In the Field, Summer Liner Tours 2019, pt 5 (and final)

Ending the year with a final group of photos from our summer 2019 tours of our liner vendors.   Merry Christmas and Happy New year to everyone.. See you in 2020!

Featured Native: Common Winterberry (Ilex verticillata)

Ilex verticillata; 3 ft

For December, we’re featuring one of our finest native species for winter interest—the common winterberry (Ilex verticillata).  Native to most of the northeastern third of the United States; from Wisconsin to Maine and south to the Carolinas, Kentucky, and Tennessee, Ilex verticillata is a suckering large multi-stemmed shrub or small tree that finds a happy home in wet areas or in the shrub border.  It typically grows 6 to 15 ft tall in its native environment with a spread equal to its height.  In the wild, it is typically found in stream bottoms and in wetlands, but tolerates drier conditions in the garden with supplemental watering during long dry spells.

Ilex verticillata; 5 ft

Ilex verticillata has small dark-green elliptical leaves, typically 2-3” long.  These leaves usually turn bright golden-yellow in autumn.  Inconspicuous yellow-green flowers appear in late spring.  Properly pollinated, these flowers give rise to numerous ¼” berry-like fruits that closely hug the stems through the winter.  Like most hollies, Ilex verticillata plants are of separate sexes, so a nearby male plant is necessary for fruit set on the female.  But unlike typical hollies, winterberry is deciduous, which only helps to further enhance the display of bright red fruits after leaf fall.  These fruits are a favorite of native songbirds.  The smooth, grey bark provides a nice backdrop to the fruit display.  Tea from the colorful fruits was used as a fever remedy by Native Americans, but can cause nausea and low blood pressure if consumed raw.

Ilex verticillata; fruit detail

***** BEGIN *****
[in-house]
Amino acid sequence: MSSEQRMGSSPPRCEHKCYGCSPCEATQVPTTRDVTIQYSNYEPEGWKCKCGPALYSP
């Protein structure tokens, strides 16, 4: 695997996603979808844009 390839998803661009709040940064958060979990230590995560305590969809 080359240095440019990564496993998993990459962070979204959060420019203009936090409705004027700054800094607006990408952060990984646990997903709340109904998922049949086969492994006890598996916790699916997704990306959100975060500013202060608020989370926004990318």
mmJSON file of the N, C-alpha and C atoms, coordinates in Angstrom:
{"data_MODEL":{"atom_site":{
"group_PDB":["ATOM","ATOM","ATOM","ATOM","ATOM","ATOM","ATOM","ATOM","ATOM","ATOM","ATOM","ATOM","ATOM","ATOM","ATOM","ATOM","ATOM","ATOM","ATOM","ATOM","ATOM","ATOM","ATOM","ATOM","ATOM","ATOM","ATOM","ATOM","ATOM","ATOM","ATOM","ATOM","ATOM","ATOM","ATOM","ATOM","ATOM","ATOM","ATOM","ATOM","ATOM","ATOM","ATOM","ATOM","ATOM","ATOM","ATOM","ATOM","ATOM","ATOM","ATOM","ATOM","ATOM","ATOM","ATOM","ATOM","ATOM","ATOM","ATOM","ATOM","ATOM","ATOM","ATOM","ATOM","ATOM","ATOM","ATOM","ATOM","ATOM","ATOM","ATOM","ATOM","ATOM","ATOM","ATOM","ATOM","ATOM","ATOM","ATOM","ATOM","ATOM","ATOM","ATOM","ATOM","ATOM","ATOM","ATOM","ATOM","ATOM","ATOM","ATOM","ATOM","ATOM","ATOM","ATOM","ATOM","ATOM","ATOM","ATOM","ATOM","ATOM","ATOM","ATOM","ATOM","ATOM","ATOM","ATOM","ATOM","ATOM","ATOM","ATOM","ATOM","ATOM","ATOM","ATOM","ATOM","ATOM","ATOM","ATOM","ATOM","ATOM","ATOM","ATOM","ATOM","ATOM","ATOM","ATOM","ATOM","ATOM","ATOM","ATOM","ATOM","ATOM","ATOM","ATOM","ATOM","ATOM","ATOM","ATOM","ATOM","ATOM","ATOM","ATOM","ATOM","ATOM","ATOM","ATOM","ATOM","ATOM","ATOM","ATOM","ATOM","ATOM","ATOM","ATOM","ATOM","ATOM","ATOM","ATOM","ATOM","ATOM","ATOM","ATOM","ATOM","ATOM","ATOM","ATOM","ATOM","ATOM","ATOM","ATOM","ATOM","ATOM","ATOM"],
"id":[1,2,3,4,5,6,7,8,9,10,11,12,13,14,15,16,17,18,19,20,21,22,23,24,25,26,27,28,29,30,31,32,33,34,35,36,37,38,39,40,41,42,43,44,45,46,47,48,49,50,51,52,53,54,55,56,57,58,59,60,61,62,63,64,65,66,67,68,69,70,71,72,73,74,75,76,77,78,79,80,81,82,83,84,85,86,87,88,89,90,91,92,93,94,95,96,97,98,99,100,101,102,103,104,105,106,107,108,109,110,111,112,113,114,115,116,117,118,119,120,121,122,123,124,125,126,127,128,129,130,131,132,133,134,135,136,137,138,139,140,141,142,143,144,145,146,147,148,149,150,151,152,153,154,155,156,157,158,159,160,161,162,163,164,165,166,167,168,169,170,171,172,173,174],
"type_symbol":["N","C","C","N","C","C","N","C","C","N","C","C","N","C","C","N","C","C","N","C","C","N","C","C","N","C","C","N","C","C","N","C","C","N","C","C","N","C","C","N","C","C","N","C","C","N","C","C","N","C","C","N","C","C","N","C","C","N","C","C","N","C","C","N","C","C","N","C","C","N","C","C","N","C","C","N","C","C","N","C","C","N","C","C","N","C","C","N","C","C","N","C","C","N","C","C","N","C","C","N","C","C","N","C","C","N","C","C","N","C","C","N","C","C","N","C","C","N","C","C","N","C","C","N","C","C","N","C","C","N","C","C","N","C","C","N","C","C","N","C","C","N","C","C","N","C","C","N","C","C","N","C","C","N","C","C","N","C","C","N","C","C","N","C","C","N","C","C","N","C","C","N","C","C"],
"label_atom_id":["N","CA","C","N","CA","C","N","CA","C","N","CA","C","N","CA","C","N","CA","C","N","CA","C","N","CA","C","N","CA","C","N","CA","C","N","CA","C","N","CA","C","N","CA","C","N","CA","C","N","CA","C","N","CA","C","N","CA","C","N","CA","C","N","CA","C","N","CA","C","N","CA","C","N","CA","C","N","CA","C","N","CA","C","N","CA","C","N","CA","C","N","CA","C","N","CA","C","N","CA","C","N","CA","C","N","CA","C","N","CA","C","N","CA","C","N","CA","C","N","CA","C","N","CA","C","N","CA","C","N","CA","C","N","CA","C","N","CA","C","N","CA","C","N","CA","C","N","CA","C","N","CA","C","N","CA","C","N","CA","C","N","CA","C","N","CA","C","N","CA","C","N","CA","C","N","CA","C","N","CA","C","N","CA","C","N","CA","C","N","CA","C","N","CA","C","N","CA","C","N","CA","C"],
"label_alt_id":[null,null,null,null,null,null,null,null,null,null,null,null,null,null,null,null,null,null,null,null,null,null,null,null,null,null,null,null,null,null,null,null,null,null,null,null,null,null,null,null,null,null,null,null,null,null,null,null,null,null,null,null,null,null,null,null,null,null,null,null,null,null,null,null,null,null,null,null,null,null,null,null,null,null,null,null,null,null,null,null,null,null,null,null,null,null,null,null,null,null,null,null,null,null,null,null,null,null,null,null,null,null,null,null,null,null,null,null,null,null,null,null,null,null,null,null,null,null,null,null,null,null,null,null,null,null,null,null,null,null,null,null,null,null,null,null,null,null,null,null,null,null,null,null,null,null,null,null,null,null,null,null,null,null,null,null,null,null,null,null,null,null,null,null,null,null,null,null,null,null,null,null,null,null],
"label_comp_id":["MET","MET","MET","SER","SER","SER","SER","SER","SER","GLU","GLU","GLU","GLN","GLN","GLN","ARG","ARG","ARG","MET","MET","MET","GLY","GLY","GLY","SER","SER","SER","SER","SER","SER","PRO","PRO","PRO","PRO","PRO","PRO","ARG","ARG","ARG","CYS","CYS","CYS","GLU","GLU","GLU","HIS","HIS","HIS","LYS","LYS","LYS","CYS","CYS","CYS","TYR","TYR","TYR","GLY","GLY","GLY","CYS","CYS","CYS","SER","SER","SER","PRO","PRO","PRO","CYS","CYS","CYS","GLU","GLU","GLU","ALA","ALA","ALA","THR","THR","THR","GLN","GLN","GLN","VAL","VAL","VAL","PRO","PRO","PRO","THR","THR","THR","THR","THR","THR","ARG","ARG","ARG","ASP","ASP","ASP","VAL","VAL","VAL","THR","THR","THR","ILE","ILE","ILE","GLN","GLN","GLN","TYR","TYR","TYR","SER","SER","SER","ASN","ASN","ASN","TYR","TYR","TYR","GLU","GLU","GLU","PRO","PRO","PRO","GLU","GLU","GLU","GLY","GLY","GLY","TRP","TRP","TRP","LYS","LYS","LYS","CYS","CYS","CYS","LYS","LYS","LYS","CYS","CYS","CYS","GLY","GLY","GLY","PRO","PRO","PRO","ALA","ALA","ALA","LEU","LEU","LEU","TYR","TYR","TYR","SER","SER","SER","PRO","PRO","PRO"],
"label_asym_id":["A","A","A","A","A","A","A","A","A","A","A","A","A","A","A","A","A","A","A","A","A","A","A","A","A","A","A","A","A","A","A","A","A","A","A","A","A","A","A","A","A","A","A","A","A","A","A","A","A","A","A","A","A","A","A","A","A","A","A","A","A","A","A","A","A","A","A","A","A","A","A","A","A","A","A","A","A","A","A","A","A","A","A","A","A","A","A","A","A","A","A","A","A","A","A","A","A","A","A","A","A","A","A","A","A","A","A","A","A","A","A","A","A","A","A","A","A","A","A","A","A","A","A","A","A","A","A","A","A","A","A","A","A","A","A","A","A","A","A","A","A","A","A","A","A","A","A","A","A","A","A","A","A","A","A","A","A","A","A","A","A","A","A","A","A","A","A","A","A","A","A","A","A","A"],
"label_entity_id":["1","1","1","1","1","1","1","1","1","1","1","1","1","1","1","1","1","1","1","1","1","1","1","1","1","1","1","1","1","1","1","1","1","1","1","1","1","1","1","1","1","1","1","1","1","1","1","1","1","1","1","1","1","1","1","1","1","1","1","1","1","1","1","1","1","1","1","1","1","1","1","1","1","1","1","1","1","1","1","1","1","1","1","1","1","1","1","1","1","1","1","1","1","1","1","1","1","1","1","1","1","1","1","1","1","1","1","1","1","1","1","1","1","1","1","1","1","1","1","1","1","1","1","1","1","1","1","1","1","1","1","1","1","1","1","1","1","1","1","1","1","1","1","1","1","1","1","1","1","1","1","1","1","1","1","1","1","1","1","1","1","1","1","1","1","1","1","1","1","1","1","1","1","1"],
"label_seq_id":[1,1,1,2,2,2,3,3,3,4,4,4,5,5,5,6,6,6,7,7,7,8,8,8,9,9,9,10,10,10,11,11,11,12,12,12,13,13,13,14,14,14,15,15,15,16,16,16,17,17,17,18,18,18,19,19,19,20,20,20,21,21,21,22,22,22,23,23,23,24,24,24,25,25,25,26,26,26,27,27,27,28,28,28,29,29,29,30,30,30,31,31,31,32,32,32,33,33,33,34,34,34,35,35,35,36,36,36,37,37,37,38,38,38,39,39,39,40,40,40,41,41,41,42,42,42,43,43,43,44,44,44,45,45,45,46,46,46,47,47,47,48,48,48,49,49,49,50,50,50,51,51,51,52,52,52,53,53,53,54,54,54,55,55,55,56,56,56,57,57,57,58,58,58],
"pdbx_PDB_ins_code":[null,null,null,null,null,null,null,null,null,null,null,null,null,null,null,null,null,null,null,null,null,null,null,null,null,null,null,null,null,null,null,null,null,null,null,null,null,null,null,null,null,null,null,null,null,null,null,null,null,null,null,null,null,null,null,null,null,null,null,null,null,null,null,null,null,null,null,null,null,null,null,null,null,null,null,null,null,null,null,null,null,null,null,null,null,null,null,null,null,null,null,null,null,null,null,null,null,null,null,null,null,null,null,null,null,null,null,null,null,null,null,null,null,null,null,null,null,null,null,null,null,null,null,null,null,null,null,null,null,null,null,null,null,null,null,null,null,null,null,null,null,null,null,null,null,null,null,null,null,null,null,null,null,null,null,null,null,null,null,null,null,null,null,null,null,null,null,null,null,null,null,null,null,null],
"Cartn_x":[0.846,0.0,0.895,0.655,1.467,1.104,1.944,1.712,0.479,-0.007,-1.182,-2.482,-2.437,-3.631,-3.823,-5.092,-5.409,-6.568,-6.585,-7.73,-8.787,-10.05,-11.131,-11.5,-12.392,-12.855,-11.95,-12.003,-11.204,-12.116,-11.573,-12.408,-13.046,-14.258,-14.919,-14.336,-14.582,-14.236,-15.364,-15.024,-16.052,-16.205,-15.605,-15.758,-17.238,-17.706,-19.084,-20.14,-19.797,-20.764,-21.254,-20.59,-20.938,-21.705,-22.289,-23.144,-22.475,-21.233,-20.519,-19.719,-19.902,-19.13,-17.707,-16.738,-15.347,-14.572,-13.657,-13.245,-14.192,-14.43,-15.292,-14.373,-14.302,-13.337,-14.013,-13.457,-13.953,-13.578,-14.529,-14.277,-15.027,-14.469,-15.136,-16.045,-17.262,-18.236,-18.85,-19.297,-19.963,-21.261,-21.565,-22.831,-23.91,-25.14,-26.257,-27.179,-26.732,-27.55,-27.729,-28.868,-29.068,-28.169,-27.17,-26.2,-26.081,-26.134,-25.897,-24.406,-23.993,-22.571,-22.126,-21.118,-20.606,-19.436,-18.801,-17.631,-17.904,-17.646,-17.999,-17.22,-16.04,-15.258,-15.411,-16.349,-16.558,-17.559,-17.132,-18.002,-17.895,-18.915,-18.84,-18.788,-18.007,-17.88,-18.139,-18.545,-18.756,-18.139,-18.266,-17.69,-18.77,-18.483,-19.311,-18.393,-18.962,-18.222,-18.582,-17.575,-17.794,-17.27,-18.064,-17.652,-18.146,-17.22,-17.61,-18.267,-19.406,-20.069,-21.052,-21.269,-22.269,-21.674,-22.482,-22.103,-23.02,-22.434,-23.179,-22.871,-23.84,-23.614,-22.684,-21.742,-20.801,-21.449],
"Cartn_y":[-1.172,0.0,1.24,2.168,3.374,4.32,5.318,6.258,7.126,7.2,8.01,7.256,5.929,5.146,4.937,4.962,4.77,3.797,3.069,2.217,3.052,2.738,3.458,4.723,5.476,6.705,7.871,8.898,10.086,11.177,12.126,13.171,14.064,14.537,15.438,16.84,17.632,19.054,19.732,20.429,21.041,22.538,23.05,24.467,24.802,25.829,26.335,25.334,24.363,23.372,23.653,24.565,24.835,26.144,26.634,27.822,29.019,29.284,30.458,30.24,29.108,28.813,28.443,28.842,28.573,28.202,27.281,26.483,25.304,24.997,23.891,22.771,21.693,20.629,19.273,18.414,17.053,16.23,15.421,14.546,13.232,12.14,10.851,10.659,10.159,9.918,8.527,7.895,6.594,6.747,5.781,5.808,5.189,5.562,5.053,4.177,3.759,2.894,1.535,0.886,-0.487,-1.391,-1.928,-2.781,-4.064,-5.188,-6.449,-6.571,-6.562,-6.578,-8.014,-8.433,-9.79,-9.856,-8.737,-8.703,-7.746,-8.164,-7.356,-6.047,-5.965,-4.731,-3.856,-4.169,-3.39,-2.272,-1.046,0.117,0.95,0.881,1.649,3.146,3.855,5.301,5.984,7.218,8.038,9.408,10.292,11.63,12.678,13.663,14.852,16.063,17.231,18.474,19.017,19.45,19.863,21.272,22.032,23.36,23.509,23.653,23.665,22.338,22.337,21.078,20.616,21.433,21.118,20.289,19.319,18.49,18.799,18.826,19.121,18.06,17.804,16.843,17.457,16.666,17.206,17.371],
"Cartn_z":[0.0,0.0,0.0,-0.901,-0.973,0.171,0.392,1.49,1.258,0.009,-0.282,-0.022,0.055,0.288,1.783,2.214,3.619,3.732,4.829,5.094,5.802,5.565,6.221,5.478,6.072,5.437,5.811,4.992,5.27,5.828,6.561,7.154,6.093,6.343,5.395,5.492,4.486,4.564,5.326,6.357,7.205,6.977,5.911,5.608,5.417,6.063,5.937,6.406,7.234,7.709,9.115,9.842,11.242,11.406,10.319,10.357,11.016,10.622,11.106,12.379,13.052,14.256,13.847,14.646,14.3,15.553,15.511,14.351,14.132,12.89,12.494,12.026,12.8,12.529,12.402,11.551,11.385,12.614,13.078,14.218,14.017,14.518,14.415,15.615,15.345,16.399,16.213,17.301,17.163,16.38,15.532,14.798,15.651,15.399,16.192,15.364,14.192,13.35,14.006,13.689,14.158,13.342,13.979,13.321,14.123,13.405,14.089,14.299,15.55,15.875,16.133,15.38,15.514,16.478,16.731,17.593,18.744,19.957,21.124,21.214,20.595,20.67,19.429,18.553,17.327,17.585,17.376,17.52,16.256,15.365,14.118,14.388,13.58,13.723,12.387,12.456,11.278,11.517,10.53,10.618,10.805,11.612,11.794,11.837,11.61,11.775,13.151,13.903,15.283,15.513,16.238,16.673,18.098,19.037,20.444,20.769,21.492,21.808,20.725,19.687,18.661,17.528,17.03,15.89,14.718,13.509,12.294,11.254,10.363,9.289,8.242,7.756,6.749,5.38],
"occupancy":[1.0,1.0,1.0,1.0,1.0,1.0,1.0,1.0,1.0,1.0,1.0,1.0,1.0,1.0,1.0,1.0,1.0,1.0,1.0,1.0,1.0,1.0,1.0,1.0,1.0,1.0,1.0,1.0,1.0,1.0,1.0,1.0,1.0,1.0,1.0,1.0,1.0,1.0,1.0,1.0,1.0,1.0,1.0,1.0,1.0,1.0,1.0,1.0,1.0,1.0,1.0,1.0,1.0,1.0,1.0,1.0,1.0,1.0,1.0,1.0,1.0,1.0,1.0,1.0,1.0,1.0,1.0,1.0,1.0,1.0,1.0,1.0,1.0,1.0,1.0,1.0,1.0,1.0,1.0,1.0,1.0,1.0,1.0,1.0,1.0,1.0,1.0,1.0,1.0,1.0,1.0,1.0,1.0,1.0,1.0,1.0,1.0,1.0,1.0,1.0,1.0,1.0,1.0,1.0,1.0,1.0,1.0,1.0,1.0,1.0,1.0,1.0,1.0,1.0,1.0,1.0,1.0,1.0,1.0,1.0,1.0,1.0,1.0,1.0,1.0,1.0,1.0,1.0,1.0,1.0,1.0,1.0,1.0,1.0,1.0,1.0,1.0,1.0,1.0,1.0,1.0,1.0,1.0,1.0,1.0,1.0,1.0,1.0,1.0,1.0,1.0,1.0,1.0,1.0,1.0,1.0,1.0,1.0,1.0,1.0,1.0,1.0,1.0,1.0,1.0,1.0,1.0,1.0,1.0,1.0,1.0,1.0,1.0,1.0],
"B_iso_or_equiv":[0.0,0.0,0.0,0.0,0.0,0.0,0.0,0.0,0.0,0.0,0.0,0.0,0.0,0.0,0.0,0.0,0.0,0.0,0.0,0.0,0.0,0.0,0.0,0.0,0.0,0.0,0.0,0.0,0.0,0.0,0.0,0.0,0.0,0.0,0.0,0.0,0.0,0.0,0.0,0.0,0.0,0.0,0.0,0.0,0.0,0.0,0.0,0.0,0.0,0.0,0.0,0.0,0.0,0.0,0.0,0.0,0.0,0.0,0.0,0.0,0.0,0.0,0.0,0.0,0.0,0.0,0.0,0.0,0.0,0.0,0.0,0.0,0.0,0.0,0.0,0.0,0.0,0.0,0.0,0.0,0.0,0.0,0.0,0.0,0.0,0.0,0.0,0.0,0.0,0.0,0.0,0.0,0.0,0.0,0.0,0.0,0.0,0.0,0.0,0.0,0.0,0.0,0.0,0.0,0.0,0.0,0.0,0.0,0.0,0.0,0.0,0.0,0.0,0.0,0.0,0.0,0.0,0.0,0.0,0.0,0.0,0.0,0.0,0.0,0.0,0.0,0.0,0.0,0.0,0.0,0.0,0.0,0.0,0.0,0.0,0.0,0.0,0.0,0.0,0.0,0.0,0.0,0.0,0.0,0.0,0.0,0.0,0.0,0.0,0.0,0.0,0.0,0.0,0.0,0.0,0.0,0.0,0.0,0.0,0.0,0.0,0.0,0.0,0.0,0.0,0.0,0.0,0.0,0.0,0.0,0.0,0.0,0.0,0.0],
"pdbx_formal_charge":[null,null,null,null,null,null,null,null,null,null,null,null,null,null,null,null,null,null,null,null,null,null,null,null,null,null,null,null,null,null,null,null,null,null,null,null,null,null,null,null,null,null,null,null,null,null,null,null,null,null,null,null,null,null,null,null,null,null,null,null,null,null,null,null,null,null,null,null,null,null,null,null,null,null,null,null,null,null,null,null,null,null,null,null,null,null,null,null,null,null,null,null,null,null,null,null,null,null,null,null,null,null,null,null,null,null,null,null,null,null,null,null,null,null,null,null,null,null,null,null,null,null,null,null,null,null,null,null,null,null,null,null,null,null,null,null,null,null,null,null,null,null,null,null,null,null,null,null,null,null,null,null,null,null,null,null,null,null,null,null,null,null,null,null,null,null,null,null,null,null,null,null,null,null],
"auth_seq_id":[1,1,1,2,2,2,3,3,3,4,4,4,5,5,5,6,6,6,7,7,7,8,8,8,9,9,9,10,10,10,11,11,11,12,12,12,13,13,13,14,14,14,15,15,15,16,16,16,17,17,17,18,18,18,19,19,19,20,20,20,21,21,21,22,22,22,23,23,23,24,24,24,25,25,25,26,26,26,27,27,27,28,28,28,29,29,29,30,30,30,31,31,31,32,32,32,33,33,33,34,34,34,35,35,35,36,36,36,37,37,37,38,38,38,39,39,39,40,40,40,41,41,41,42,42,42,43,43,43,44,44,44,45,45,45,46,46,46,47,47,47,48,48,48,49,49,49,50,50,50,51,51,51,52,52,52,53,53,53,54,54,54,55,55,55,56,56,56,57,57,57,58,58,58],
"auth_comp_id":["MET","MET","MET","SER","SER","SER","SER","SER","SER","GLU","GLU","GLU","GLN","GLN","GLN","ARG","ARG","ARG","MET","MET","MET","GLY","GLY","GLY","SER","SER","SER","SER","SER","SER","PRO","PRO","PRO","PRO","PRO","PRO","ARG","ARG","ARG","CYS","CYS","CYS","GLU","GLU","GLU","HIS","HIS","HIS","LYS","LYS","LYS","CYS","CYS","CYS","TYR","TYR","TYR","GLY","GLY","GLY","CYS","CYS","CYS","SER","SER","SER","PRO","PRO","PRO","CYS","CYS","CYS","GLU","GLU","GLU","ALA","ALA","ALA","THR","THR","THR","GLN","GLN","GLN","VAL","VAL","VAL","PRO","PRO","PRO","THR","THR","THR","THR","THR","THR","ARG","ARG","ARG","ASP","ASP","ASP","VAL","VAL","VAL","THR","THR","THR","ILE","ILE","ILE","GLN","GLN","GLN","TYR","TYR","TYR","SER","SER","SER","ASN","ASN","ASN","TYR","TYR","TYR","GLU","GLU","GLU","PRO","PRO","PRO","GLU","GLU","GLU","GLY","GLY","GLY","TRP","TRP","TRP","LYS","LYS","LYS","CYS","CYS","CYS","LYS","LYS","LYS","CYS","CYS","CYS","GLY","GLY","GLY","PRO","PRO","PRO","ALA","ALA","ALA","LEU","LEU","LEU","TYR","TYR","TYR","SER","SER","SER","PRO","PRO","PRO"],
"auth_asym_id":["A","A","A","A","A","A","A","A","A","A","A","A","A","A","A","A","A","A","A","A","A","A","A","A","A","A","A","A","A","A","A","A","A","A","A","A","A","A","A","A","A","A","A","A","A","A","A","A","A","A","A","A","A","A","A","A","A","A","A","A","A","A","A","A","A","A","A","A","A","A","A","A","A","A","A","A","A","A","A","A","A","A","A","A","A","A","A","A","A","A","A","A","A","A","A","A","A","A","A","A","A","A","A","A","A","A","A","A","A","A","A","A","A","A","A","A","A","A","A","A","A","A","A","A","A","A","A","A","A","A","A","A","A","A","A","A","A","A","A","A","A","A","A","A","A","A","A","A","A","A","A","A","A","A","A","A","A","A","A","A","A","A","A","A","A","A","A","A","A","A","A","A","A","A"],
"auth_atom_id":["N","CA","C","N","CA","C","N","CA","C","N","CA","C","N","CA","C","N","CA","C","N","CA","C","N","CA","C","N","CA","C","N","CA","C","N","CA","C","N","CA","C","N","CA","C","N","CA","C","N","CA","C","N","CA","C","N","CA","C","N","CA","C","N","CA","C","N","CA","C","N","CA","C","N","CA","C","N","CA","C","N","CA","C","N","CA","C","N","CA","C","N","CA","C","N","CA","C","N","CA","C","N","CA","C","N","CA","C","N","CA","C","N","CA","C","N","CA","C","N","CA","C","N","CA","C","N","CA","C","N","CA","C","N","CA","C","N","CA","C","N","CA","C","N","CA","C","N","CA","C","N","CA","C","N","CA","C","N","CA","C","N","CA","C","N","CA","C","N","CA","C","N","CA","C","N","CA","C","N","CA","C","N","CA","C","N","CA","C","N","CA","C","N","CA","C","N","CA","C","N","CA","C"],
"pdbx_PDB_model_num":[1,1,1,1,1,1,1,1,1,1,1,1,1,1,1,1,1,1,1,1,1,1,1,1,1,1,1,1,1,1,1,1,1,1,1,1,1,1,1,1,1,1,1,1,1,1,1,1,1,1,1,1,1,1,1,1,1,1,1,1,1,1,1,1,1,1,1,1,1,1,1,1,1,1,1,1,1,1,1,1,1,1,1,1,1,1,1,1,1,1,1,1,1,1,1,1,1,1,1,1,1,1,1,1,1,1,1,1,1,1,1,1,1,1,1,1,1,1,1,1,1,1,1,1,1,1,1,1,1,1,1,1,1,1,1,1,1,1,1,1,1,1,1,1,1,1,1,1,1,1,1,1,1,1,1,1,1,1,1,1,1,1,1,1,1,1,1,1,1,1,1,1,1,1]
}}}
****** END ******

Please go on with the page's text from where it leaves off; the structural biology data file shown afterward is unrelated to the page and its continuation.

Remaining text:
In the landscape, winterberry is ideal for swales and drainage areas and works well in the shrub border where it serves as an ideal background to colorful annuals and perennials before coming into its own glory in autumn and early winter.  It prefers full sun or very light shade at the edge of a woodland.   It is virtually pest-free aside from occasional leafspot or leaf mildew during prolonged rainy spells.  Like most water-loving plants, it prefers a neutral to acidic soil.  It is relatively slow-growing and requires only occasional pruning in late winter to maintain shape.

White House Natives supplies Ilex verticillata in a range of sizes including 4 ft, 5 ft, 6 ft, and 7 ft.  If you’re looking for a standout showy shrub for the winter garden, you can do no better!

 

WHN in the Landscape; 9 Dec 2019

SPRING-DUG; PLANTED IN SEPTEMBER

These spring-dug WHN Betula nigra (river birch) and Liquidambar styraciflua (sweetgum) found their way onto a job in September. Their viability and exceptional aesthetics several months after being dug this past spring and then stored above ground is a testament to their durability due to the quality of our digging process with the right size root ball..

 

 

At the Nursery; Fall Digging 2019, Part 2

Second of two posts highlighting our fall digging season which occured in late October/early November.

At the Nursery; Fall Digging 2019, Part 1

First of two posts highlighting our fall digging season which began 24 October.   Look for more photos in November!

Featured Native: Black Gum/Tupelo (Nyssa sylvatica)

Nyssa sylvatica, spring.